Researchers at the University of Colorado-Boulder have discovered yet another disadvantage of narcotic painkillers.


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While the introduction of the dangers of abuse and addiction come as no surprise to most, a three-month study conducted by the university displayed an increase in chronic pain in lab rats by the use of opioids such as morphine, an effect known as hyperalgesia.

“Our key finding is that we were able to demonstrate that a brief treatment with a pain killer, like morphine, doubled the duration of chronic pain,” said Peter Grace, an Assistant Reasearch Professor in the department of psychology and neuroscience.

Researchers mimicked chronic nerve pain found in humans that would send messages from the nerve cells to the spinal cord, putting glial cells in what they call “alert mode.” They then treated the pain with morphine.

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Researchers say that, in rats, the opioids send repeated signals to these glial cells, causing a “glial cascade” with causes the production of a signal from the cell protein interleukin-1beta (IL-1b). The production of IL-1b increases the activity of nerve cells in the spinal cord and brain, resulting in a stronger pain that continued for several months.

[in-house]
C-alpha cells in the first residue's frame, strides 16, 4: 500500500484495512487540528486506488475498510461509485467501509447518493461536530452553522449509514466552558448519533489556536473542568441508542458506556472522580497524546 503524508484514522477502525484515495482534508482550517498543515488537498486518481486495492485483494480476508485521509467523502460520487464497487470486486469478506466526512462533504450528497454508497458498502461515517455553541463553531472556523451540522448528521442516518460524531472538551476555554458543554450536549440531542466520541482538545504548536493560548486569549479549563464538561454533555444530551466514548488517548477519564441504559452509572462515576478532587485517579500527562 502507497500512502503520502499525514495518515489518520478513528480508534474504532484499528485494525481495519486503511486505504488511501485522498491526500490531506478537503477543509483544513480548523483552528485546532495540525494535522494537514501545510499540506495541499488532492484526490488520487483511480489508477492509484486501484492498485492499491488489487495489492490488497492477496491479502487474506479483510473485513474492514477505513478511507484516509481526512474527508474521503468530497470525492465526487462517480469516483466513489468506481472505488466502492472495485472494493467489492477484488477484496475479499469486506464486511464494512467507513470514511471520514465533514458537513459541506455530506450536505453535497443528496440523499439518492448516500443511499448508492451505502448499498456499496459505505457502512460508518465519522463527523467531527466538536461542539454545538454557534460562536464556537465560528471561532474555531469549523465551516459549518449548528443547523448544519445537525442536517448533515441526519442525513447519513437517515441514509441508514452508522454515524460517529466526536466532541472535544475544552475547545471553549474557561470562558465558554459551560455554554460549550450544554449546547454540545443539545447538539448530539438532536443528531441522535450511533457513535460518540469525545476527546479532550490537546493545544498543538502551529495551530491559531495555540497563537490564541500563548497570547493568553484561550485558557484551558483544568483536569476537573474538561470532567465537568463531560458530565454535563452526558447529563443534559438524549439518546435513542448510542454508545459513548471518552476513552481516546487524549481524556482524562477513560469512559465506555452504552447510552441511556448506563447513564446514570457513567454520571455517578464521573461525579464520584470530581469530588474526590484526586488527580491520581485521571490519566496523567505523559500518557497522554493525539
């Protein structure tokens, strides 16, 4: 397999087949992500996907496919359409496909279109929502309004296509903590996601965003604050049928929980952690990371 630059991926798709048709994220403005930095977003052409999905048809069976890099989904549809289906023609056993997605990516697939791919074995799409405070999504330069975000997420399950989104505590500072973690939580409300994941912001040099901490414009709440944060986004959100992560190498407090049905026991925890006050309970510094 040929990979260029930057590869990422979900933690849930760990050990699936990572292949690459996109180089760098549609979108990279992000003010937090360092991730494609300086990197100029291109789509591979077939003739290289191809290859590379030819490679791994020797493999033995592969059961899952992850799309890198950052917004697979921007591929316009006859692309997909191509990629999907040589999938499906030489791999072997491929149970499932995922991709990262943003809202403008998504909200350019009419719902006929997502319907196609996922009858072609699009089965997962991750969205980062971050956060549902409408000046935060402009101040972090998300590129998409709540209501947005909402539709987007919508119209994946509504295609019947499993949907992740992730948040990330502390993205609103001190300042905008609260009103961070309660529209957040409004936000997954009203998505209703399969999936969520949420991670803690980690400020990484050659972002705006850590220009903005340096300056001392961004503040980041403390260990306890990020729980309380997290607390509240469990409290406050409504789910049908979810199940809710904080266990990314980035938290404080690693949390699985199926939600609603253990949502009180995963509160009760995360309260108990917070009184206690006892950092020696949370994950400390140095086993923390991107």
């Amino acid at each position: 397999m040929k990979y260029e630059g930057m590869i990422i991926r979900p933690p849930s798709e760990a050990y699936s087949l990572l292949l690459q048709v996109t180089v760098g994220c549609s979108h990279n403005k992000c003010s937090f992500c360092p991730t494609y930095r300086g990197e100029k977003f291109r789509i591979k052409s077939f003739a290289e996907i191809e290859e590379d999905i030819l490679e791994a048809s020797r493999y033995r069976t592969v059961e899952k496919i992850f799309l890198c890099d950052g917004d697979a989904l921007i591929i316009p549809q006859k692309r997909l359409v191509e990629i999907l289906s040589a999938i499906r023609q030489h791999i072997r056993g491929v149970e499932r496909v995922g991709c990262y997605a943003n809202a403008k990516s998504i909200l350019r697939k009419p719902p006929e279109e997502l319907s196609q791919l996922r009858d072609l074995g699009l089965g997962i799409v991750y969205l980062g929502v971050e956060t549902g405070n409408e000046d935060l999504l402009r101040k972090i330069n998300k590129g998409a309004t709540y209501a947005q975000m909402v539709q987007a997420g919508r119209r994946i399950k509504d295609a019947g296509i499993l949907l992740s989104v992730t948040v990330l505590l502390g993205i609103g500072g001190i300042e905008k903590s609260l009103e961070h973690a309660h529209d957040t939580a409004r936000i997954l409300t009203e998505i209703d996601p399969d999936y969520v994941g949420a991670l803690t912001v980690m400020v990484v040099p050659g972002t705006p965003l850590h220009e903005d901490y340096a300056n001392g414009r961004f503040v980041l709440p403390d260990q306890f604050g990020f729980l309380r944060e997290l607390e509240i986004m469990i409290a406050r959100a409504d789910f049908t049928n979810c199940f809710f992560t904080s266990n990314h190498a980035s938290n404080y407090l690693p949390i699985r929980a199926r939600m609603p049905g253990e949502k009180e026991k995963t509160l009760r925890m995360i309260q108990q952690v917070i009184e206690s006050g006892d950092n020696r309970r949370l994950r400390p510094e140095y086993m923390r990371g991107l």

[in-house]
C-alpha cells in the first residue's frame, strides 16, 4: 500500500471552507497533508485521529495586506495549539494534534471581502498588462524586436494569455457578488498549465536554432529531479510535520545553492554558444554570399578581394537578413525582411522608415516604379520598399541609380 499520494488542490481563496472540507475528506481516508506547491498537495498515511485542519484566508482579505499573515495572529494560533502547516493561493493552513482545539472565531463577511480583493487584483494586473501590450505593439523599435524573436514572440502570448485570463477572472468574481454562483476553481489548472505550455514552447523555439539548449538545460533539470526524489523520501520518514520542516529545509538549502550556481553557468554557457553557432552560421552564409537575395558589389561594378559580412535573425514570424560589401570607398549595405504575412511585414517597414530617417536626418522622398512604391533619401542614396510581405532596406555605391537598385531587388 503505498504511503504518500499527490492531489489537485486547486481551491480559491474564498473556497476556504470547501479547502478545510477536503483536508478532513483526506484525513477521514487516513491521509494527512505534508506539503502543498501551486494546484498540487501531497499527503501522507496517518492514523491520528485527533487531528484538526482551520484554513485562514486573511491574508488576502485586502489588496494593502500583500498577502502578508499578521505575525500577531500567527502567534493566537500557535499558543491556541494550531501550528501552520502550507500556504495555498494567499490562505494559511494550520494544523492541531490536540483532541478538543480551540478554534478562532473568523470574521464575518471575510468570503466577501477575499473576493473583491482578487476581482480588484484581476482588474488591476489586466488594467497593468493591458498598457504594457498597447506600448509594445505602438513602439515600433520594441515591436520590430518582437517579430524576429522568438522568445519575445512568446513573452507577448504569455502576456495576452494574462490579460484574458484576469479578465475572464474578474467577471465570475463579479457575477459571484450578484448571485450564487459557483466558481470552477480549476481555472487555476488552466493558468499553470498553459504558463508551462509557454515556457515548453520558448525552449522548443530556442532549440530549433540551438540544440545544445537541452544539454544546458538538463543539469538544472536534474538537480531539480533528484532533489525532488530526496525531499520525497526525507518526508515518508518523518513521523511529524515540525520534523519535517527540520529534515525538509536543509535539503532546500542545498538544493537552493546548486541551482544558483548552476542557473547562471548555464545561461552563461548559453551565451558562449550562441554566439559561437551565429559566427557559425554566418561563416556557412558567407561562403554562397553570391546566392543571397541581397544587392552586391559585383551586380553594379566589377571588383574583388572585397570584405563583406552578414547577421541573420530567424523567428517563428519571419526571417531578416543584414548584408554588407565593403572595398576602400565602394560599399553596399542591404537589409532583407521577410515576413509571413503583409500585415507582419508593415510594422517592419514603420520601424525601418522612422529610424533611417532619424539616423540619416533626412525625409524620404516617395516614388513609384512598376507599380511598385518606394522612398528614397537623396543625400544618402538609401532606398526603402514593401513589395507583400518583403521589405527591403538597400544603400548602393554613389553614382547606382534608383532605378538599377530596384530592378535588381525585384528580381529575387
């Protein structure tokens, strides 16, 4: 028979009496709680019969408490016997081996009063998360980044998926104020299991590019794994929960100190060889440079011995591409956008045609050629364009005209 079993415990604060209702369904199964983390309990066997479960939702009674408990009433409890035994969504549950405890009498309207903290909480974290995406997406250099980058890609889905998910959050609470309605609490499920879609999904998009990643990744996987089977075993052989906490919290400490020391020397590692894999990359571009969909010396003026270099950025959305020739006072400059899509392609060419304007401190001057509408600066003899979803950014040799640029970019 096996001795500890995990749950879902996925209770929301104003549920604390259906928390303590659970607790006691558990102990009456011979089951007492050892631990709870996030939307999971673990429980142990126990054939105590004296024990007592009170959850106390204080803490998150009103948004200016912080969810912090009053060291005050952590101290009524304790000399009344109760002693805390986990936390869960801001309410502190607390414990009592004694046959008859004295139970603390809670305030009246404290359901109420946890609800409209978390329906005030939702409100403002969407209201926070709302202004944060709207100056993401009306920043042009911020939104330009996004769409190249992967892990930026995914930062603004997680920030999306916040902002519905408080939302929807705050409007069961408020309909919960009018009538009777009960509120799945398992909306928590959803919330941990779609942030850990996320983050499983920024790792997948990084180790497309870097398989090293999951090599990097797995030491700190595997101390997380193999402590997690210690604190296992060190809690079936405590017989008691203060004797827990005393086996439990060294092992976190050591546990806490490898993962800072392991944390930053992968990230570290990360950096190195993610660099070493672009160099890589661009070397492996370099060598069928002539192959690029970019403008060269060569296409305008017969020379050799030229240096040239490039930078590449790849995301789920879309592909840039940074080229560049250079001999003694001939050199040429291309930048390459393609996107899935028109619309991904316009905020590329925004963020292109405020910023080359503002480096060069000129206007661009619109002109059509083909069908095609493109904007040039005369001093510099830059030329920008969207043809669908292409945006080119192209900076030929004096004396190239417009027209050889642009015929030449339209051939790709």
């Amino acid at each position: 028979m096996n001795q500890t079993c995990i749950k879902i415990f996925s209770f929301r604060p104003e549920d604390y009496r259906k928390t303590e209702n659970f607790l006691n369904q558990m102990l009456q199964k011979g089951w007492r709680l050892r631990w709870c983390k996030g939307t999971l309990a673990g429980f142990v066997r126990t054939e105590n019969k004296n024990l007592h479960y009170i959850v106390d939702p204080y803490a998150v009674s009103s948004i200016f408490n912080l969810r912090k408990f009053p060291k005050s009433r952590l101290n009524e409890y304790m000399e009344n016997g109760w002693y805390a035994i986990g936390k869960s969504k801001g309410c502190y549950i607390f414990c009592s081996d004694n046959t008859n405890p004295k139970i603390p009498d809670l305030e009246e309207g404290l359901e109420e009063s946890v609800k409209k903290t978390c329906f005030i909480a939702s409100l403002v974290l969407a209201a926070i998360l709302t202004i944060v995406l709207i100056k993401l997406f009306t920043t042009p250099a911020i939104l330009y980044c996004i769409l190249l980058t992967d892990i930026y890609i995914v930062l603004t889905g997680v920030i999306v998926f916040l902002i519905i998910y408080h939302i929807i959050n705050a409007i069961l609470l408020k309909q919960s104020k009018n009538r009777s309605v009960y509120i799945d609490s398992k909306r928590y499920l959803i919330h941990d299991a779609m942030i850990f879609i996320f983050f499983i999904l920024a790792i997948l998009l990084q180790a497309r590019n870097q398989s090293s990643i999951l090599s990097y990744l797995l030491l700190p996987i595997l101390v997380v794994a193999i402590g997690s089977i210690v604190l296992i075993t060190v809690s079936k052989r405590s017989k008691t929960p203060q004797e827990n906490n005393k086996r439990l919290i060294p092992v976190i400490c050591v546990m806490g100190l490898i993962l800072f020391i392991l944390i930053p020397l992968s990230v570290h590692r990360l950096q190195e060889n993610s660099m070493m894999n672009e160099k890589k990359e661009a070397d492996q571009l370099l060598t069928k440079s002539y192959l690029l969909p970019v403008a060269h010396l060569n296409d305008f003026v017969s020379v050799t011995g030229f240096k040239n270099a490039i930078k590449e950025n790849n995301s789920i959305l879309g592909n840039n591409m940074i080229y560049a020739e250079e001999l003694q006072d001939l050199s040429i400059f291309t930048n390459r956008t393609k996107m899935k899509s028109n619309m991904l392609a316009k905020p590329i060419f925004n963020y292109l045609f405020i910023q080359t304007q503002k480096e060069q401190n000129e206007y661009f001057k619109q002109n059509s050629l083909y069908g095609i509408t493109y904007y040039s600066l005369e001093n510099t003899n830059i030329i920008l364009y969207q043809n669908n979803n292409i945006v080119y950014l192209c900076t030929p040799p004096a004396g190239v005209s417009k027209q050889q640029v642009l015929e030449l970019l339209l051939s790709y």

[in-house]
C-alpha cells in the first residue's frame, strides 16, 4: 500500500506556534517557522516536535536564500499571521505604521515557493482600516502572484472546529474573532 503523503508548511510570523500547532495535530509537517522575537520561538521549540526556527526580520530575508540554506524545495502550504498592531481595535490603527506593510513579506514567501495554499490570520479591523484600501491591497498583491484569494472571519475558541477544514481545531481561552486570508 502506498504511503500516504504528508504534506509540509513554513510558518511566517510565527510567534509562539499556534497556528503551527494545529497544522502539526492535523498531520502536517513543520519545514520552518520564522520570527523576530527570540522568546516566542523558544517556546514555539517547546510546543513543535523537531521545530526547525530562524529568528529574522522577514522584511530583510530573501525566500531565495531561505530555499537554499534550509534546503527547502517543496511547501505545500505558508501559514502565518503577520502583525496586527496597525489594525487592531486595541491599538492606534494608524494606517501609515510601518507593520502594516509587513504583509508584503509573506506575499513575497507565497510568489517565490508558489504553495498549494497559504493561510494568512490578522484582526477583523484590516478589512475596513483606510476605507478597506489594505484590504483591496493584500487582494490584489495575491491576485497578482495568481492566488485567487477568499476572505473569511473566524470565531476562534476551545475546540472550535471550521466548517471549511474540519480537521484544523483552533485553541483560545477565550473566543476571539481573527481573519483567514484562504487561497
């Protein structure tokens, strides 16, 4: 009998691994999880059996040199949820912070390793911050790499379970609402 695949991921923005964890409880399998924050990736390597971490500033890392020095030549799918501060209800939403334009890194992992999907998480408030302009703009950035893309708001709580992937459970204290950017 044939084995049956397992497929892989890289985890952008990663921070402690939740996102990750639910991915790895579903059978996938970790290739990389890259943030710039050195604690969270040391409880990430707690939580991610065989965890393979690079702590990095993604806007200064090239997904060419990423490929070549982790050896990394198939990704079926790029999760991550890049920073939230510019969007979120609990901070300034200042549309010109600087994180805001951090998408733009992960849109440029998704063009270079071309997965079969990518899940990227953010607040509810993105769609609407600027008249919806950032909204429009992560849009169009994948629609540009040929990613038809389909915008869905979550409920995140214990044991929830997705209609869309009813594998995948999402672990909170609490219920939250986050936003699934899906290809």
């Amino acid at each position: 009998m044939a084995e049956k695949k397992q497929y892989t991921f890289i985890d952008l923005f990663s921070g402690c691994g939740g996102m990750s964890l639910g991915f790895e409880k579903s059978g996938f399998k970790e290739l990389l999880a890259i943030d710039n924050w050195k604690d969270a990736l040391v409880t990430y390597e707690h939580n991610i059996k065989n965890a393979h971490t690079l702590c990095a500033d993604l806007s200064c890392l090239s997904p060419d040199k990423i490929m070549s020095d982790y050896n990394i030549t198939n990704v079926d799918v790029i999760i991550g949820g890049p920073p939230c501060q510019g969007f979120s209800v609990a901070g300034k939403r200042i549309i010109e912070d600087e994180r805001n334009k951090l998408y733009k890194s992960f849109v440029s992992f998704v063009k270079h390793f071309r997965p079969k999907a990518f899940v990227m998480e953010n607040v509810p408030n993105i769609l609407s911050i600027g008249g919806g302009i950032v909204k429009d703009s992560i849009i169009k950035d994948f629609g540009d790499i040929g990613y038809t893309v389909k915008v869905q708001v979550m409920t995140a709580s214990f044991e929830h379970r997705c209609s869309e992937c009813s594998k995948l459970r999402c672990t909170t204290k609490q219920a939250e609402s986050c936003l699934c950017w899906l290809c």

According to Peter Grace, the findings suggest that increasing opioid prescriptions for humans could have similar effects, intensifying chronic pain.

“The implications for people taking opioids like morphine, oxycodone and methadone are great, since we show the short-term decision to take such opioids can have devastating consequences of making pain worse and longer lasting,” said Professor Linda Watkins, who also led the study. “This is a very ugly side to opioids that had not been recognized before.”

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